RCMP lacked war­rants for St­ingray phone catch­ers cases

Northumberland Today - - NATIONAL - JIM BRON­SKILL

OT­TAWA — The RCMP il­le­gally scooped up mo­bile phone data half a dozen times us­ing con­tro­ver­sial St­ingray de­vices, the fed­eral pri­vacy watch­dog says.

An in­ves­ti­ga­tion by the pri­vacy com­mis­sioner’s of­fice found that the Moun­ties now re­quire a ju­di­cial war­rant for use of the tech­nol­ogy, ex­cept in emer­gen­cies.

The probe also con­cluded the RCMP was prop­erly hiv­ing off, se­cur­ing and ul­ti­mately de­stroy­ing the per­sonal in­for­ma­tion of in­no­cent peo­ple col­lected by the de­vices.

But the watch­dog chas­tised the na­tional po­lice force for ini­tially re­fus­ing to even con­firm pub­licly that it was us­ing the tech­nol­ogy, fu­elling fears about un­nec­es­sary snoop­ing.

The com­mis­sioner looked into the RCMP’s use of St­ingrays in re­sponse to a com­plaint from pub­lic-in­ter­est group OpenMe­dia, which had con­cerns the Moun­ties were us­ing the de­vices to mon­i­tor large groups of peo­ple and the con­tent of their com­mu­ni­ca­tions.

In a re­port to OpenMe­dia, the watch­dog said the RCMP’s de­vices were not ca­pa­ble of in­ter­cept­ing voice com­mu­ni­ca­tions, or email or text mes­sages.

A St­ingray de­vice, some­times called an IMSI catcher, mim­ics a cel­lu­lar tower, mak­ing all nearby mo­bile phones con­nect to it. Iden­ti­fiers linked to in­di­vid­ual phones can then be used to de­ter­mine their lo­ca­tion or owner.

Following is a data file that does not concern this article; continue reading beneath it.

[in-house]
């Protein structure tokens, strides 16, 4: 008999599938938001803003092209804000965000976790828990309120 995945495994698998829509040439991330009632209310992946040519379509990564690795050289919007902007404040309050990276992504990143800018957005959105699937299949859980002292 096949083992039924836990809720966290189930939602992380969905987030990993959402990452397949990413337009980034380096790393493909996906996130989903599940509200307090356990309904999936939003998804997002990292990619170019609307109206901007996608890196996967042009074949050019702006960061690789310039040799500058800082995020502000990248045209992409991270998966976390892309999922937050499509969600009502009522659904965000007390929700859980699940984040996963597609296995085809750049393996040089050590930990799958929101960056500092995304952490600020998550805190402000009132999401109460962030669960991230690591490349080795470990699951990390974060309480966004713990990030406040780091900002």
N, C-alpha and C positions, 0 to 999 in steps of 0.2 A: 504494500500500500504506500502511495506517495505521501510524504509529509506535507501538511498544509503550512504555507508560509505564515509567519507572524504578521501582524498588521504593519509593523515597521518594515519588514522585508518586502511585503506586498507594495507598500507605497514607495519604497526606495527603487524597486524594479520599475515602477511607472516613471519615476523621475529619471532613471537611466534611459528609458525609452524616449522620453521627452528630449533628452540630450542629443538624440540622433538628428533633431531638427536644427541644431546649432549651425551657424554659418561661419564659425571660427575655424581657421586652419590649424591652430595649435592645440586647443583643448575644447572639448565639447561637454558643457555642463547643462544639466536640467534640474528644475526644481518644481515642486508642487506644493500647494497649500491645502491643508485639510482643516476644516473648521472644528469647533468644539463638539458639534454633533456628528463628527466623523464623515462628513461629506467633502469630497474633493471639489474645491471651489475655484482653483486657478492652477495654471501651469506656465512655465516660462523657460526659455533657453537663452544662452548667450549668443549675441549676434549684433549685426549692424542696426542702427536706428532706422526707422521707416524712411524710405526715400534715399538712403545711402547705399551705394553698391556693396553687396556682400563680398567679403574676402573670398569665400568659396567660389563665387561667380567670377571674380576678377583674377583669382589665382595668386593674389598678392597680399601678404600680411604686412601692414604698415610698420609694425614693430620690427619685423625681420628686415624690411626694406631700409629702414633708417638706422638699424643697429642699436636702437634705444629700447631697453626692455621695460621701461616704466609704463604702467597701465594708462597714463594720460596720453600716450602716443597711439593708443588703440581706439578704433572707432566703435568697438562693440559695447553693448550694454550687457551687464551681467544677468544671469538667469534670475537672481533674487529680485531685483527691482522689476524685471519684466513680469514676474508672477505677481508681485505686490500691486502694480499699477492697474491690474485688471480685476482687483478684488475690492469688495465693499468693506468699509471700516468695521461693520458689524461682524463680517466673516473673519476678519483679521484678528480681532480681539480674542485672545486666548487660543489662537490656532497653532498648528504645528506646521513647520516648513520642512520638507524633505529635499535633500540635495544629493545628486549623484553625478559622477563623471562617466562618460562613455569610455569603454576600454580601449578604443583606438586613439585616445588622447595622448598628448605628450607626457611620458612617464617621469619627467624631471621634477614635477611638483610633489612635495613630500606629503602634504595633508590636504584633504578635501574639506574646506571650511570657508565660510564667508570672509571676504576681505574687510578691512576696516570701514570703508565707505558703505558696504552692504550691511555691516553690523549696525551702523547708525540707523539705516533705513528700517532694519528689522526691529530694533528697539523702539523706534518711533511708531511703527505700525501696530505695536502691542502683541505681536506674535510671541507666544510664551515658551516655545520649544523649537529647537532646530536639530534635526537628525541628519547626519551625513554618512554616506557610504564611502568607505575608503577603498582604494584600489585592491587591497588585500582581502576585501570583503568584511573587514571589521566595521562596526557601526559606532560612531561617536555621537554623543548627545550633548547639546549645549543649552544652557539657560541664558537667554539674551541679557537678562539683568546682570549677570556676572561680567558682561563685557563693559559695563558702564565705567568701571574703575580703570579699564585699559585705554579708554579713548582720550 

As a re­sult, col­lec­tion of such data through a St­ingray amounts to search and seizure, cre­at­ing a need for a court-or­dered war­rant to en­sure com­pli­ance with the Char­ter of Rights and Free­doms, the pri­vacy com­mis­sioner found.

The RCMP, which has 10 of the de­vices, says St­ingrays are help­ful in high-pri­or­ity in­ves­ti­ga­tions re­lat­ing to na­tional se­cu­rity, se­ri­ous and or­ga­nized crime and other crim­i­nal of­fences in­volv­ing safety and se­cu­rity, such as kid­nap­pings.

The Moun­ties say they used the de­vices in 125 crim­i­nal in­ves­ti­ga­tions from 2011 to 2016. In all but 13 of the cases, ju­di­cial war­rants were ob­tained by the RCMP or the lo­cal po­lice force the Moun­ties were as­sist­ing.

Seven cases in­volved emer­gen­cies, mean­ing no war­rant was needed. The re­main­ing six cases un­folded in 2015 dur­ing a pe­riod when the Moun­ties be­lieved — based on legal ad­vice — that a war­rant was no longer re­quired.

Although the Moun­ties were “op­er­at­ing in good faith,” given the legal ad­vice, these six de­ploy­ments breached the Pri­vacy Act and the char­ter, and there­fore were “not law­fully ex­e­cuted,” the pri­vacy com­mis­sioner found.

The Moun­ties re­vis­ited the war­rant ques­tion in 2015, is­su­ing a fur­ther di­rec­tive that Oc­to­ber which said re­cently en­acted leg­is­la­tion did in­deed mean the col­lec­tion of data us­ing a St­ingray ne­ces­si­tated ju­di­cial ap­proval.

The pri­vacy com­mis­sioner’s re­port is an im­por­tant step in hold­ing the RCMP ac­count­able “for the use and ca­pa­bil­i­ties of in­va­sive mass surveillance tech­nolo­gies,” said Laura Tribe, OpenMe­dia’s ex­ec­u­tive di­rec­tor.

“Law en­force­ment agen­cies in Canada must be much more forth­com­ing with in­for­ma­tion about tech­nolo­gies that put Cana­di­ans’ pri­vacy at risk.”

OpenMe­dia also ex­pressed con­cern that po­lice need only have “rea­son­able grounds to sus­pect” that an of­fence has been, or will be, com­mit­ted in re­quest­ing a ju­di­cial war­rant to use a St­ingray.

More needs to be done to strengthen safe­guards, in­clud­ing rais­ing the thresh­old of ev­i­dence re­quired for use, Tribe said.

In April, while the pri­vacy com­mis­sioner’s in­ves­ti­ga­tion was un­der­way, the RCMP pro­vided me­dia with a tech­ni­cal brief­ing, con­firm­ing that it does own and use St­ingrays.

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